> Don't worry, they can't change after about an hour. Well, probably. It would be pretty expensive for an attacker to change them after an hour.
You use the term "pretty expensive" here without qualifying it. Changing a transaction encoded in the blockchain would require outpacing the current hashrate of the bitcoin network. That would require a significant hardware investment, on the order of tens of millions of dollars.
> Well you're already downloading every message ever. Just scan through for one which matches the same from number, to number, and message contents.
You make it sound as if you wouldn't have to do this if you had the transaction hash. You still need to iterate through the transactions regardless. It's just a question of whether you use the transaction hash, or derive your own from the parts of the transaction that are immutable.
Let's make your example a touch more realistic:
Them: "Has the message been delivered?"
Me: "I don't think so. I'm querying it shortly after I create it."
Them: "How are you querying it?"
Me: "With the message hash."
Them: "Ah, that explains it, then. A pending message may be changed before its delivered, altering the hash. This makes the hash unsuitable for identifying pending messages."
Me: "So how do I identify messages?"
Them: "Ideally you wait until they're delivered, but if you really need to check for pending messages, you can search through them looking for a message that matches on to, from and content."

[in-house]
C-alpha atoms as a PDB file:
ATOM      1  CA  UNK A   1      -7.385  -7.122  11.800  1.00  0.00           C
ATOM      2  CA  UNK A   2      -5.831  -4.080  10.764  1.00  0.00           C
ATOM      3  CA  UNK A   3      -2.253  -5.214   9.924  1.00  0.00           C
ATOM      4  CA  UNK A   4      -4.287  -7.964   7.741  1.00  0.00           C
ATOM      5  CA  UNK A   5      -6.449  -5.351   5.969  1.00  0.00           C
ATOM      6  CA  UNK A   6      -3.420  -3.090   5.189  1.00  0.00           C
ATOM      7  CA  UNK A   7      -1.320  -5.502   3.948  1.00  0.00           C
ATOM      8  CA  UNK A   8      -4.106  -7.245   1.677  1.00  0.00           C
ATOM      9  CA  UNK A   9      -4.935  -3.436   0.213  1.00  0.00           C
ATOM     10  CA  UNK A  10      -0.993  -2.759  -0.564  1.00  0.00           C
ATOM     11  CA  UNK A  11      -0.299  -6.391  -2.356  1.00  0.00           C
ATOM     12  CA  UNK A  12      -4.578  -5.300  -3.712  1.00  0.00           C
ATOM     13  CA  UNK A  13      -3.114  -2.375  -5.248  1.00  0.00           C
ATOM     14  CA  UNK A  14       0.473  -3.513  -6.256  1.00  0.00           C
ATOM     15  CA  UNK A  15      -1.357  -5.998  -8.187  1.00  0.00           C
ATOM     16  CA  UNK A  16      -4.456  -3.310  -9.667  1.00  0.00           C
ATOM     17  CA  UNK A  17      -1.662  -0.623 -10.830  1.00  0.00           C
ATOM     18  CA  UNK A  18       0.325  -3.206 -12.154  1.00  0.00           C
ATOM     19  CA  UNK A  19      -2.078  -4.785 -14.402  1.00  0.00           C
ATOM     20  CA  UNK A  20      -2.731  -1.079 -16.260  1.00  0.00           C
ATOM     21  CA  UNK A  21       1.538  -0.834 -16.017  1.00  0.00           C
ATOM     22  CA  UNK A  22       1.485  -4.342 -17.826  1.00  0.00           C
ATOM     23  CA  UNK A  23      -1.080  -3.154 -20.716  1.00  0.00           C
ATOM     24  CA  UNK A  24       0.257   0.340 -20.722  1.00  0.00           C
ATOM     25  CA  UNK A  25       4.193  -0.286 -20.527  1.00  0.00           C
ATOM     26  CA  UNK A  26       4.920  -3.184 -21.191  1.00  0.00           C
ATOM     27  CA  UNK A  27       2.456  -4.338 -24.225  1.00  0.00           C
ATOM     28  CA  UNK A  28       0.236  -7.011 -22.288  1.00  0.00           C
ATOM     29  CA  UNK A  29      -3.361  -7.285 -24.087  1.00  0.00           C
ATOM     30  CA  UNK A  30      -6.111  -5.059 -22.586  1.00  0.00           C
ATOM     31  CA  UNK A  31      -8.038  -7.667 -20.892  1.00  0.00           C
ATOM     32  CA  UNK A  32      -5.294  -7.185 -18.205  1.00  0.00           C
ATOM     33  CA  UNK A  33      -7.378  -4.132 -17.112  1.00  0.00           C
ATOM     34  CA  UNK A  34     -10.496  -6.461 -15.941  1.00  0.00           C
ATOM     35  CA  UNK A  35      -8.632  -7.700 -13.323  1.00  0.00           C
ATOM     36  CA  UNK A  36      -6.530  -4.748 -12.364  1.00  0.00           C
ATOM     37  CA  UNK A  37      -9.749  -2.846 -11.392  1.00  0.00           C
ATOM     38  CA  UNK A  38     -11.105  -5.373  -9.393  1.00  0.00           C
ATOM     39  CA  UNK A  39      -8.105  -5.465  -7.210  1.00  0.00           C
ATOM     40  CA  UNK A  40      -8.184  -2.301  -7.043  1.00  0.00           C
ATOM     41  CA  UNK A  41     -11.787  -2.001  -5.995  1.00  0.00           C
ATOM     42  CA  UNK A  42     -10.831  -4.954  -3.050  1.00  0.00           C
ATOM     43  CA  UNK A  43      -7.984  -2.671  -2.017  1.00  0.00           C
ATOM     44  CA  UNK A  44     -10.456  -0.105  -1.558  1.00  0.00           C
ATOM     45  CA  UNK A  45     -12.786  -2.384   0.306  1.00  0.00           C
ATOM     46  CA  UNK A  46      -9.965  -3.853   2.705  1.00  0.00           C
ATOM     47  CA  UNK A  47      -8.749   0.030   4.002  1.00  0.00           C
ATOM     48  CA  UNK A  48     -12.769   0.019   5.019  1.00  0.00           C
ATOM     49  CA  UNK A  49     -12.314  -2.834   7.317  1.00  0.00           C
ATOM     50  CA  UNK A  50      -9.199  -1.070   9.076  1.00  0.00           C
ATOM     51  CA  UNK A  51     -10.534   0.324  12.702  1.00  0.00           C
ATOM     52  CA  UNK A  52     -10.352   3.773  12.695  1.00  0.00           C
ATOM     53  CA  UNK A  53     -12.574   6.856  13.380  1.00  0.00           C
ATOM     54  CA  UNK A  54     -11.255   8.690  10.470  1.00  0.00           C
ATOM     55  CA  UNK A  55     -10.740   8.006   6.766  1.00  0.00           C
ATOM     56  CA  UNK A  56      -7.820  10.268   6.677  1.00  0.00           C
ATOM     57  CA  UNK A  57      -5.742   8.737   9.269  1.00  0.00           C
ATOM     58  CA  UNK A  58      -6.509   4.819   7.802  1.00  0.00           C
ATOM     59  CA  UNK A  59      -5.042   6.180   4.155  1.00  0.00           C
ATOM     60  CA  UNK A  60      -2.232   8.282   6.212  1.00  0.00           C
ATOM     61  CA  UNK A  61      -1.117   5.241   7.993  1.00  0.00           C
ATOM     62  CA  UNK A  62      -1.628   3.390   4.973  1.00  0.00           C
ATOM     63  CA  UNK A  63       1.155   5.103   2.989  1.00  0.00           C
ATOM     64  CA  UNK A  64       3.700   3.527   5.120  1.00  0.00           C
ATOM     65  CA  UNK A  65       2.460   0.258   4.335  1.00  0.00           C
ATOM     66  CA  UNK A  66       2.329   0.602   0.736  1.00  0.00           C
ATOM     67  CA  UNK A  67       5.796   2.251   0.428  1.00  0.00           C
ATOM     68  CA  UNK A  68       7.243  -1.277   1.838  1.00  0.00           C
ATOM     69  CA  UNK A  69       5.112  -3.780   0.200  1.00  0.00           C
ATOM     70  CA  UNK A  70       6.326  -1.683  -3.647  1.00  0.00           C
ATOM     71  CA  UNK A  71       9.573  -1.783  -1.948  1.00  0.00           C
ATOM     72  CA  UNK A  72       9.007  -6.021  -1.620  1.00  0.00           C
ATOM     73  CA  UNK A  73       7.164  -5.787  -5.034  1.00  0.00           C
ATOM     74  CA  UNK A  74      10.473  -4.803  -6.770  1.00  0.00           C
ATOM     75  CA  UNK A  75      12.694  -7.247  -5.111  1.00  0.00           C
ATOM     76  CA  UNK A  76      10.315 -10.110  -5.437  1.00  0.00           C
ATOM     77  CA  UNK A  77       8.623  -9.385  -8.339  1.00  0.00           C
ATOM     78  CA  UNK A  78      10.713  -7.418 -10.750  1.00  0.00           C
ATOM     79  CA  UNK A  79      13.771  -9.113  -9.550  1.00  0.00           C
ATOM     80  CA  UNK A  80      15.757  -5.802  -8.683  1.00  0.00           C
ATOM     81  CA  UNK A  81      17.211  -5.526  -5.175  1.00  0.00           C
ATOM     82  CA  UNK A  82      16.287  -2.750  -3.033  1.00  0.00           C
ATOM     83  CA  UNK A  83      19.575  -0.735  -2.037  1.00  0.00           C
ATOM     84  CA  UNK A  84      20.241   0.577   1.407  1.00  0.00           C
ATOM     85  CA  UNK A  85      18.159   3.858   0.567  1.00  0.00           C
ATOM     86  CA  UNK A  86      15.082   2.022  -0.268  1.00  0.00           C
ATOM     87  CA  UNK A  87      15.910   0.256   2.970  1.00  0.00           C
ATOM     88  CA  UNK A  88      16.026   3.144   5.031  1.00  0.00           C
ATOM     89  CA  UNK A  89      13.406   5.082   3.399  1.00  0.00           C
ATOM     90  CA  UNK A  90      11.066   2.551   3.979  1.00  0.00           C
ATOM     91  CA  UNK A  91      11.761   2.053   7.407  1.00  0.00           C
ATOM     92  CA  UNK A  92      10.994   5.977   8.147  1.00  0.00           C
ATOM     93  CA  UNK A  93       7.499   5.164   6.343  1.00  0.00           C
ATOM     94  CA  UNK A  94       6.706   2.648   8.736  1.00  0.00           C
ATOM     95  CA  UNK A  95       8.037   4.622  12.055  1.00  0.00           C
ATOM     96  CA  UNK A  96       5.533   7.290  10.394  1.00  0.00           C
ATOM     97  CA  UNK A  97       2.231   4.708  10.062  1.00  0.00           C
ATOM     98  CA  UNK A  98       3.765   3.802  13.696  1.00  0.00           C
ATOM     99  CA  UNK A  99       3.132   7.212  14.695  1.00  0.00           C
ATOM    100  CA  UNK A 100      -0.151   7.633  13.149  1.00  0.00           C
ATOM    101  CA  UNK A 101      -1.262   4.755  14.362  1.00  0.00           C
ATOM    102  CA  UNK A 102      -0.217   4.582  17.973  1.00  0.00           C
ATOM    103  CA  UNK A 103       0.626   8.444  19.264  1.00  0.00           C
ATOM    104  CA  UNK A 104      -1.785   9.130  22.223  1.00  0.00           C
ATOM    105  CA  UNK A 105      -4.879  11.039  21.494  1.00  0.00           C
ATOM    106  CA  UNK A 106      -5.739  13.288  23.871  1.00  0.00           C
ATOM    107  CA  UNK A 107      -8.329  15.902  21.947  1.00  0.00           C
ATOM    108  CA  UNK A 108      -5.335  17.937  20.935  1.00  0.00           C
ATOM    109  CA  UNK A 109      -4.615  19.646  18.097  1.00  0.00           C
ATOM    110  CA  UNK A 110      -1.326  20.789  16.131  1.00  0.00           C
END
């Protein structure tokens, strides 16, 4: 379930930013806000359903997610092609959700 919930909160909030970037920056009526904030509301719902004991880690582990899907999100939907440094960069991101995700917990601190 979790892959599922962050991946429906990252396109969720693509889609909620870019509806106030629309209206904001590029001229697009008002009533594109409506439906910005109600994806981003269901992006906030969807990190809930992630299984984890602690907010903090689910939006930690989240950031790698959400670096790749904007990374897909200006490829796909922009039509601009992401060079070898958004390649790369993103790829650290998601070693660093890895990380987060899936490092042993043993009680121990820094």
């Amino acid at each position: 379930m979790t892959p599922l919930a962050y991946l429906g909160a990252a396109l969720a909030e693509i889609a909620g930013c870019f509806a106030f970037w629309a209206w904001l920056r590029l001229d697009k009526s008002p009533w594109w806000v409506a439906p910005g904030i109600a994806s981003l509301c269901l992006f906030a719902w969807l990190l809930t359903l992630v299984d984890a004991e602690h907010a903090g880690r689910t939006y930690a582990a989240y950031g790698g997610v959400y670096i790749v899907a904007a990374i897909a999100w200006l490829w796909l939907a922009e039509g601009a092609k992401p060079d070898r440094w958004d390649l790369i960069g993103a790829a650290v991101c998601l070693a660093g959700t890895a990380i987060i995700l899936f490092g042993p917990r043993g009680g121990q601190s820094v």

Me: "That kinda sucks."
Them: "We know, but it's a difficult issue to fix. It's documented in our wiki."
Me: "What if I don't read your wiki, or follow your mailing list?"
Them: "Then should you really be running an exchange handling millions of dollars of transactions?"
Me: "... Good point."
You'd think they'd have at least one guy dedicated to nothing but breaking their software. They make my salary every day with transaction fees (well, maybe until recently) so you can't say they're unable to afford it.
Edit: Rereading this, it sounds more accusatory than I intended. I think your clarification was perfect, but at the same time that MtGox is at fault.
However, the hash over the malleable part is still protocol-significant: which exact incarnation of the isomorphic transaction is being passed around or cemented into blocks. So this new stable ID would be in addition to the older one, and might not even be necessarily expressed inside the protocol: it might just be a convention, and could vary across independent implementations.
The MTGox statement was a plea for the community to converge on such an consensus identifier before MtGox commits to a local fix. But that's not strictly technically necessary, so their stance looks like a strategy for blame-shifting and further delay. The Bitcoin core people don't like to rush into things.